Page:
Lee Glynn | May 8, 2019 | 0
Why Would You Want A Valve Amp?
Valve amps are widely held to be the foundation of great electric guitar tone, but why would you want one?
If you’re a beginner guitarist, or just a guitarist who tends to just play without getting too embroiled in debates about gear, you might have noticed that the vast majority of your favourite players ply their trade through a valve amp (referred to as tube amps in the US).
Given that these are based on technology that is essentially archaic, and both heavier and less reliable than modern equivalents, you’d be forgiven for wondering why they remain so popular.
Here’s a mini-guide to valves, and why you would want a valve amp to play through.
What is a valve?
The valves at the heart of the valve amp are often referred to as thermionic valves, vacuum tubes or just ‘tubes’ in the US. Based on theories developed by Thomas Edison amongst others, in the 19th century, the valve is similar in principle to the common light bulb. In essence, it controls an electrical current through a vacuum in a sealed, glass tube.
When heated, the filament inside glows white-hot, and the electrons on the surface are freed into the vacuum. In a simple valve, an extra electrode is placed in the vacuum, and made more positive. This results in a current flowing through it. This type of valve is the simplest, known as a diode, and can be used to convert AC to DC.
The important type of valve in a guitar amp is the triode. Here, a third electrode is introduced. This is a grid that sits between the other two, which, modulates the current and acts as an electronic amplifier. Thus, the valve revolutionised the development of electronics, which included amplifier technology.
Why are they still around?
In the vast majority of electronic devices solid-state transistors take the place of the valve. Why, then, do valve amps still exist? Simple: like a great many things in the guitar world, it’s all about tone.
You’ll hear many guitarists praising valve ‘warmth’ and the ‘singing’ tone they produce. And, unlike many things that said about guitar tone, this is actually based on fact. Without getting too bogged down in the technicalities, valves behave in a way that is non-linear.
The result is a tone that enhances low frequency harmonics, and introduces a mild distortion when driven that results in compression. This means that with judicious gain adjustment, the amp can be set so that it is clean when played softly, and breaks into distortion when played harder. In this way, it becomes a dynamic extension of the guitar.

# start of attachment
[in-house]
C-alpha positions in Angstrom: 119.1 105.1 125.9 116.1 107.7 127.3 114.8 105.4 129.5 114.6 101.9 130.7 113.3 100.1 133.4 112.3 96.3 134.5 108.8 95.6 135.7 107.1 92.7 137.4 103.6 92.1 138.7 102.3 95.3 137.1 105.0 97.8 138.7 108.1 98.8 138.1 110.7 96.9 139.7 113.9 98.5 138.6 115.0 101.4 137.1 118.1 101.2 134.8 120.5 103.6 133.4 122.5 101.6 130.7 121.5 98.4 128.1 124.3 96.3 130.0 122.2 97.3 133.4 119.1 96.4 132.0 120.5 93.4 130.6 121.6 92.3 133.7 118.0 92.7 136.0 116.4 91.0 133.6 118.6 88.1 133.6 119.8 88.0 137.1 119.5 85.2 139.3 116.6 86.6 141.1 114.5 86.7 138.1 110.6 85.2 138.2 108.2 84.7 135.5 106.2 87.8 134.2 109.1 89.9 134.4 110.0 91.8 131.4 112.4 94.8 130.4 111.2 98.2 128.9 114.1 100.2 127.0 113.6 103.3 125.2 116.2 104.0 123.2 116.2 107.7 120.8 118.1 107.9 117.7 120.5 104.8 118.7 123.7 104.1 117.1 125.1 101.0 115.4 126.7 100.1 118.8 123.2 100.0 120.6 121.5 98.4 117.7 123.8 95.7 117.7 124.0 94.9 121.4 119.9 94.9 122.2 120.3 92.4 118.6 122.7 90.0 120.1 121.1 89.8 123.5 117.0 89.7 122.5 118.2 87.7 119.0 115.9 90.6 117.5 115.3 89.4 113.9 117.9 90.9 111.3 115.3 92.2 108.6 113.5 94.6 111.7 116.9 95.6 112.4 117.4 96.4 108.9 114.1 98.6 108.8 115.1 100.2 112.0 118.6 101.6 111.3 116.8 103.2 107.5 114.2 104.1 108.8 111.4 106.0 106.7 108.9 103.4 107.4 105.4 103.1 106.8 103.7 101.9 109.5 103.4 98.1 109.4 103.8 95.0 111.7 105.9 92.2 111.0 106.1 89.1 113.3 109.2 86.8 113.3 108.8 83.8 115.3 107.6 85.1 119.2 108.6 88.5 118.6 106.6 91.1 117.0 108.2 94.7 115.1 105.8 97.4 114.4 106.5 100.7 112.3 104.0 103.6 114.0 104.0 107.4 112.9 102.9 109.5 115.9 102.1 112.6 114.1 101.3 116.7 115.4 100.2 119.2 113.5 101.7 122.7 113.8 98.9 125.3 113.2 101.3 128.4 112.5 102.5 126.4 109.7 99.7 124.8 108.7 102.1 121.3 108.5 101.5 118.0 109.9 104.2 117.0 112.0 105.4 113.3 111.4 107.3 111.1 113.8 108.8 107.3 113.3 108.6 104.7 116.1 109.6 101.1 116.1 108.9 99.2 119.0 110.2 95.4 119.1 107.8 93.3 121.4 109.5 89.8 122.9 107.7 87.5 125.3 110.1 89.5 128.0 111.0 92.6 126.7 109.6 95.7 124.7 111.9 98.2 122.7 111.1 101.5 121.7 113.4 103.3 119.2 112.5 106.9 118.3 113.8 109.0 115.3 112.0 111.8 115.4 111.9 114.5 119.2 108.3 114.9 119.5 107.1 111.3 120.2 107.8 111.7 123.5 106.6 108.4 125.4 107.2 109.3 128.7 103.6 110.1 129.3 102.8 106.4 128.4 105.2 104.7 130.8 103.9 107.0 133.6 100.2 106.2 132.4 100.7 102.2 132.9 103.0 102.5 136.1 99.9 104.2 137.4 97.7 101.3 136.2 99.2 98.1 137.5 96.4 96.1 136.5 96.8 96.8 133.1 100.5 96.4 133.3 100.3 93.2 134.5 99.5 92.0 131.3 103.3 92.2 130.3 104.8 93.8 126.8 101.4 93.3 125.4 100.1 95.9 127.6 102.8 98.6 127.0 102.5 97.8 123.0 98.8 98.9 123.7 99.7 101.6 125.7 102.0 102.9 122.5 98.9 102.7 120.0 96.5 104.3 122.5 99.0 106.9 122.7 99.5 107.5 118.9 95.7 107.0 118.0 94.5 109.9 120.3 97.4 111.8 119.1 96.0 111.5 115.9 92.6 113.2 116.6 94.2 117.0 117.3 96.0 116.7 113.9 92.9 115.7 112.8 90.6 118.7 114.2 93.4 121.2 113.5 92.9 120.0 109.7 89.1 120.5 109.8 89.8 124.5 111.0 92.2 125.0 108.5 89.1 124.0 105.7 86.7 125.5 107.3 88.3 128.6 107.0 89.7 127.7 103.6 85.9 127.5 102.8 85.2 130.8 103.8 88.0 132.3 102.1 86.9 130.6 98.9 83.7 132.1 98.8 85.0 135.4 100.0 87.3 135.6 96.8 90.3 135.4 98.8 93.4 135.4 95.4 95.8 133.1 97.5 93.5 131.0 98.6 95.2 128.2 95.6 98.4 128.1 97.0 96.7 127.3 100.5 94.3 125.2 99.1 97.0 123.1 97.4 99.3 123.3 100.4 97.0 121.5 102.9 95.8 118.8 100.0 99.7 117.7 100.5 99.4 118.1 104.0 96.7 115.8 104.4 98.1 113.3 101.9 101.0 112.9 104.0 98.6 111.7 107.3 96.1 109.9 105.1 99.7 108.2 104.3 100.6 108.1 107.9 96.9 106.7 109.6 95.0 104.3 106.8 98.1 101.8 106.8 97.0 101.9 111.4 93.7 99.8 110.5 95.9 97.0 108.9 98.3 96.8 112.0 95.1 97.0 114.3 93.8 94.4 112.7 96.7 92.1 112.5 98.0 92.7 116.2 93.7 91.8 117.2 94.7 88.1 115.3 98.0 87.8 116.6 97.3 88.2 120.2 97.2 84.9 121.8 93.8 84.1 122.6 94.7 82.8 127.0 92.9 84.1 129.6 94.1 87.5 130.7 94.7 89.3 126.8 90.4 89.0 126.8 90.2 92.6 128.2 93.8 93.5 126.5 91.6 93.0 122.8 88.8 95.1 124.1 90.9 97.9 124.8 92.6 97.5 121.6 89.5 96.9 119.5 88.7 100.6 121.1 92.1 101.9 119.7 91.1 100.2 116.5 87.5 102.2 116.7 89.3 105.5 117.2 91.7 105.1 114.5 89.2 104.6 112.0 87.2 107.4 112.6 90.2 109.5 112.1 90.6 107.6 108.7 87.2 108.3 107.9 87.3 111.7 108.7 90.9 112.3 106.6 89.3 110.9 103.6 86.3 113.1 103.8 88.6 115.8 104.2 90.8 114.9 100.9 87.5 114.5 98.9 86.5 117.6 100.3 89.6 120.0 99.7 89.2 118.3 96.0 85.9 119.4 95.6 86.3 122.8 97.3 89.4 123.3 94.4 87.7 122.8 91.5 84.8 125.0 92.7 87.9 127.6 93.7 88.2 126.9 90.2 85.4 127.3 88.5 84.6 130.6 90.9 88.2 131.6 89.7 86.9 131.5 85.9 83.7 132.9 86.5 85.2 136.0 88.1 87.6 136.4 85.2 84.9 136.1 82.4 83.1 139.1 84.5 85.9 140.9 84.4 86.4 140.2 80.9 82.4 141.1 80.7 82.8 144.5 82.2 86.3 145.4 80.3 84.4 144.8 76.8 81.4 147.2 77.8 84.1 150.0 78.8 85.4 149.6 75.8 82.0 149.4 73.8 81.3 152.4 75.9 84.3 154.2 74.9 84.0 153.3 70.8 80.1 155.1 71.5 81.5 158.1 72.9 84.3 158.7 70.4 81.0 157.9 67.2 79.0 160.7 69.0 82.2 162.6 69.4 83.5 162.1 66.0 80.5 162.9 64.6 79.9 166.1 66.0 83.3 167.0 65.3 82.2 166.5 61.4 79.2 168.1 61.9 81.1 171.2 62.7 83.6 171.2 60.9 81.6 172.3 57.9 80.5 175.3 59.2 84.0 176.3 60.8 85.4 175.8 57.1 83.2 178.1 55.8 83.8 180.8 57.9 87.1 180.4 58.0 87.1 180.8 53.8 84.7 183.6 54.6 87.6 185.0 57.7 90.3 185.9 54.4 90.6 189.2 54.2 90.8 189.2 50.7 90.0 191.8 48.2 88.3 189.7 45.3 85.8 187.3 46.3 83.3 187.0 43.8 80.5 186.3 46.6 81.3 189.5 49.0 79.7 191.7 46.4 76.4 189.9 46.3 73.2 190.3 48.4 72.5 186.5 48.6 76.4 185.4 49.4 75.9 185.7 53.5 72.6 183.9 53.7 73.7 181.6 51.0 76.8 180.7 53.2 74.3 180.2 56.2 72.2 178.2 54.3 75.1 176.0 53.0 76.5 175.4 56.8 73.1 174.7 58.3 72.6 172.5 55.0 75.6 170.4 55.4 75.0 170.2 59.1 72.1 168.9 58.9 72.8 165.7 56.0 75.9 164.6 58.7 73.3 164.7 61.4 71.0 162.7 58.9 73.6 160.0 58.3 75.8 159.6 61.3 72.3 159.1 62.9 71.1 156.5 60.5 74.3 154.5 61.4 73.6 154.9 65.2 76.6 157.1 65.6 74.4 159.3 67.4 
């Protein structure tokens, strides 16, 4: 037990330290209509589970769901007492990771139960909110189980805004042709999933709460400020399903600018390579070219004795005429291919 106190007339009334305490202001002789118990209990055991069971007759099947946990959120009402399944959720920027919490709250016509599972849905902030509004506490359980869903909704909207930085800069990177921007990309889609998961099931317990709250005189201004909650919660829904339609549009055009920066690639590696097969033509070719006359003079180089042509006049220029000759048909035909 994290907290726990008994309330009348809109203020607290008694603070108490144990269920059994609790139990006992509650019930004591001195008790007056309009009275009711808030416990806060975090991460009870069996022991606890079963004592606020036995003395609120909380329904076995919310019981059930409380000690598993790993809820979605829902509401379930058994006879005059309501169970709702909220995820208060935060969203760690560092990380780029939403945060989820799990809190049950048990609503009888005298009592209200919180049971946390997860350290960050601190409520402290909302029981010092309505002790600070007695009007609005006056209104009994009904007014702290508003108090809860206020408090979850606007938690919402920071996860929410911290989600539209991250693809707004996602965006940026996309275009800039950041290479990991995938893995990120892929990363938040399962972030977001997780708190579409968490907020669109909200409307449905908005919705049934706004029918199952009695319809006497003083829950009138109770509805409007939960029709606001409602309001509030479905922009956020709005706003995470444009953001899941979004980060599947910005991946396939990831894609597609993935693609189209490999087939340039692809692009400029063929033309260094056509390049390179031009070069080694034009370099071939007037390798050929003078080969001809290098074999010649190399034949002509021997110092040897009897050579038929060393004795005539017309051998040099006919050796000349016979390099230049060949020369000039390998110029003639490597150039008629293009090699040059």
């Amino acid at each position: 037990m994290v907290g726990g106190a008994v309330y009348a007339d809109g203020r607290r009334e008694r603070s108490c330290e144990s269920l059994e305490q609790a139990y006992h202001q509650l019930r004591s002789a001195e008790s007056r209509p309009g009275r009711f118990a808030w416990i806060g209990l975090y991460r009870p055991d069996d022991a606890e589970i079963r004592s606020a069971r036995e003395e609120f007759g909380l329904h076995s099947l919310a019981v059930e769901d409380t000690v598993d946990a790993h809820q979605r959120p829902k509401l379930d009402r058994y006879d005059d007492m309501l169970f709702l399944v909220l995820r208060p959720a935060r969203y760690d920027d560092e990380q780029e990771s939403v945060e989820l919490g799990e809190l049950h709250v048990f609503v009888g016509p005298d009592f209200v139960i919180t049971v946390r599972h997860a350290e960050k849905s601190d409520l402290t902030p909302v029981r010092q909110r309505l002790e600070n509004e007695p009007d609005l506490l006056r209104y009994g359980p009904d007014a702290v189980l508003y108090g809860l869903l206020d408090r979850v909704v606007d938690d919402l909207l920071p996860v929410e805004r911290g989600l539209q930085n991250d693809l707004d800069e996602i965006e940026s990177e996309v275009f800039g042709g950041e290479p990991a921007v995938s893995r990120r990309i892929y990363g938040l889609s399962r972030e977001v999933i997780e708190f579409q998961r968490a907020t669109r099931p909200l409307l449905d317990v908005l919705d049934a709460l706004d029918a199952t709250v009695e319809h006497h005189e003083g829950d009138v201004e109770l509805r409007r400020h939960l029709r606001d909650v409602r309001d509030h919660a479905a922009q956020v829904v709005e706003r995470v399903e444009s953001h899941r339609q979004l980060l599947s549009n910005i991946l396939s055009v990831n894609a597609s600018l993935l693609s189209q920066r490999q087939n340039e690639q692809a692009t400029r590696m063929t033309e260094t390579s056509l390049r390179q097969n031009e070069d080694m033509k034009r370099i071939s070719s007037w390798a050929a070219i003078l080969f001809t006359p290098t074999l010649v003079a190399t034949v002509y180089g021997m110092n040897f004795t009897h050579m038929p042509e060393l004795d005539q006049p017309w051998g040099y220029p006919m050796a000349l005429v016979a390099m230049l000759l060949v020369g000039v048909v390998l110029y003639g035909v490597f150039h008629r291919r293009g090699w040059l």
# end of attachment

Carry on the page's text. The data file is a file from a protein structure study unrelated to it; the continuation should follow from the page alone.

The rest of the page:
If the valve amp is driven harder (i.e. overdriven) it has a ‘broken up’ sound continually. Unlike solid-state amps, the non-linear response means that this distortion is less even, and generally less ‘fizzy’ sounding than transistor based amplifiers.
In addition, this non-linear response is also the reason that valve amps are perceived to be louder to the human ear than their solid-state equivalent.
Put simply, the reason that valve amps are still around is because their tone and idiosyncratic dynamic behaviour makes them an expressive extension of the guitar.
So, what are the drawbacks?
If valve amps are so good, you may question why all amps are not valve-based? This is a good question. Really, it all boils down to practicality. Valve-amps are generally heavy. So, for the gigging performer who transports all of their gear, ‘lighter’ is often better.
The other major issue is that valve-amps are far less reliable than solid-state equivalents. Valves have to be replaced intermittently, plus they need biasing and maintenance. Solid state amps tend to be far more ‘maintenance-free’.
The advent of modelling technology has meant that now, a non-valve amp can provide a wide variety of different amp tones, some based on classic valve amps from Marshall, Fender and more. If you buy a valve amp, you’ll be pretty much stuck with its tone (which isn’t necessarily a bad thing…)
At Dawsons, we have a wide selection of guitar amps, both solid-state digital modelling types and valve amps, to suit all budgets and situations.